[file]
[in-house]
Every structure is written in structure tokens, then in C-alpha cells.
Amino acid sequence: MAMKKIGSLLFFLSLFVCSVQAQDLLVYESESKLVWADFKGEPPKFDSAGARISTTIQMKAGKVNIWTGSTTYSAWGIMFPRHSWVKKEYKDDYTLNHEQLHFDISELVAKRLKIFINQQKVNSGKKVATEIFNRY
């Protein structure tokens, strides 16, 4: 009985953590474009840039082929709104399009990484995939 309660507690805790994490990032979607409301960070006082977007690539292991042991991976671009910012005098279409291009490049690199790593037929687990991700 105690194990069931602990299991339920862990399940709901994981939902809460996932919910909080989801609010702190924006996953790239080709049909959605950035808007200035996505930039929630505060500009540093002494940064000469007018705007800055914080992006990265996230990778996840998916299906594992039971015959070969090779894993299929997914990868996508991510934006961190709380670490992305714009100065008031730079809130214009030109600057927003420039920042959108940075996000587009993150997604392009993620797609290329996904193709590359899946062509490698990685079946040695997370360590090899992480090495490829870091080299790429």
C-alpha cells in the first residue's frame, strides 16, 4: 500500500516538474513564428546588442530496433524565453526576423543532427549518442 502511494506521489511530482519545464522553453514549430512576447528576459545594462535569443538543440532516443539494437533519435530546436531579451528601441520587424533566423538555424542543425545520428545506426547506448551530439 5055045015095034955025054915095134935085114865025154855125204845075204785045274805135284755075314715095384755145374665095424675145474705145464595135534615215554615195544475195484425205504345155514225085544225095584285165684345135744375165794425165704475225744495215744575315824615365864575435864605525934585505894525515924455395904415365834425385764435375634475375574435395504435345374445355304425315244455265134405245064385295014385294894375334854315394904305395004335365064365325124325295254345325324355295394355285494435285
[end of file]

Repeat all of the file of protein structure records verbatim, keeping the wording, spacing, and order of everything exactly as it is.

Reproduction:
[in-house]
Every structure is written in structure tokens, then in C-alpha cells.
Amino acid sequence: MAMKKIGSLLFFLSLFVCSVQAQDLLVYESESKLVWADFKGEPPKFDSAGARISTTIQMKAGKVNIWTGSTTYSAWGIMFPRHSWVKKEYKDDYTLNHEQLHFDISELVAKRLKIFINQQKVNSGKKVATEIFNRY
């Protein structure tokens, strides 16, 4: 009985953590474009840039082929709104399009990484995939 309660507690805790994490990032979607409301960070006082977007690539292991042991991976671009910012005098279409291009490049690199790593037929687990991700 105690194990069931602990299991339920862990399940709901994981939902809460996932919910909080989801609010702190924006996953790239080709049909959605950035808007200035996505930039929630505060500009540093002494940064000469007018705007800055914080992006990265996230990778996840998916299906594992039971015959070969090779894993299929997914990868996508991510934006961190709380670490992305714009100065008031730079809130214009030109600057927003420039920042959108940075996000587009993150997604392009993620797609290329996904193709590359899946062509490698990685079946040695997370360590090899992480090495490829870091080299790429």
C-alpha cells in the first residue's frame, strides 16, 4: 500500500516538474513564428546588442530496433524565453526576423543532427549518442 502511494506521489511530482519545464522553453514549430512576447528576459545594462535569443538543440532516443539494437533519435530546436531579451528601441520587424533566423538555424542543425545520428545506426547506448551530439 5055045015095034955025054915095134935085114865025154855125204845075204785045274805135284755075314715095384755145374665095424675145474705145464595135534615215554615195544475195484425205504345155514225085544225095584285165684345135744375165794425165704475225744495215744575315824615365864575435864605525934585505894525515924455395904415365834425385764435375634475375574435395504435345374445355304425315244455265134405245064385295014385294894375334854315394904305395004335365064365325124325295254345325324355295394355285494435285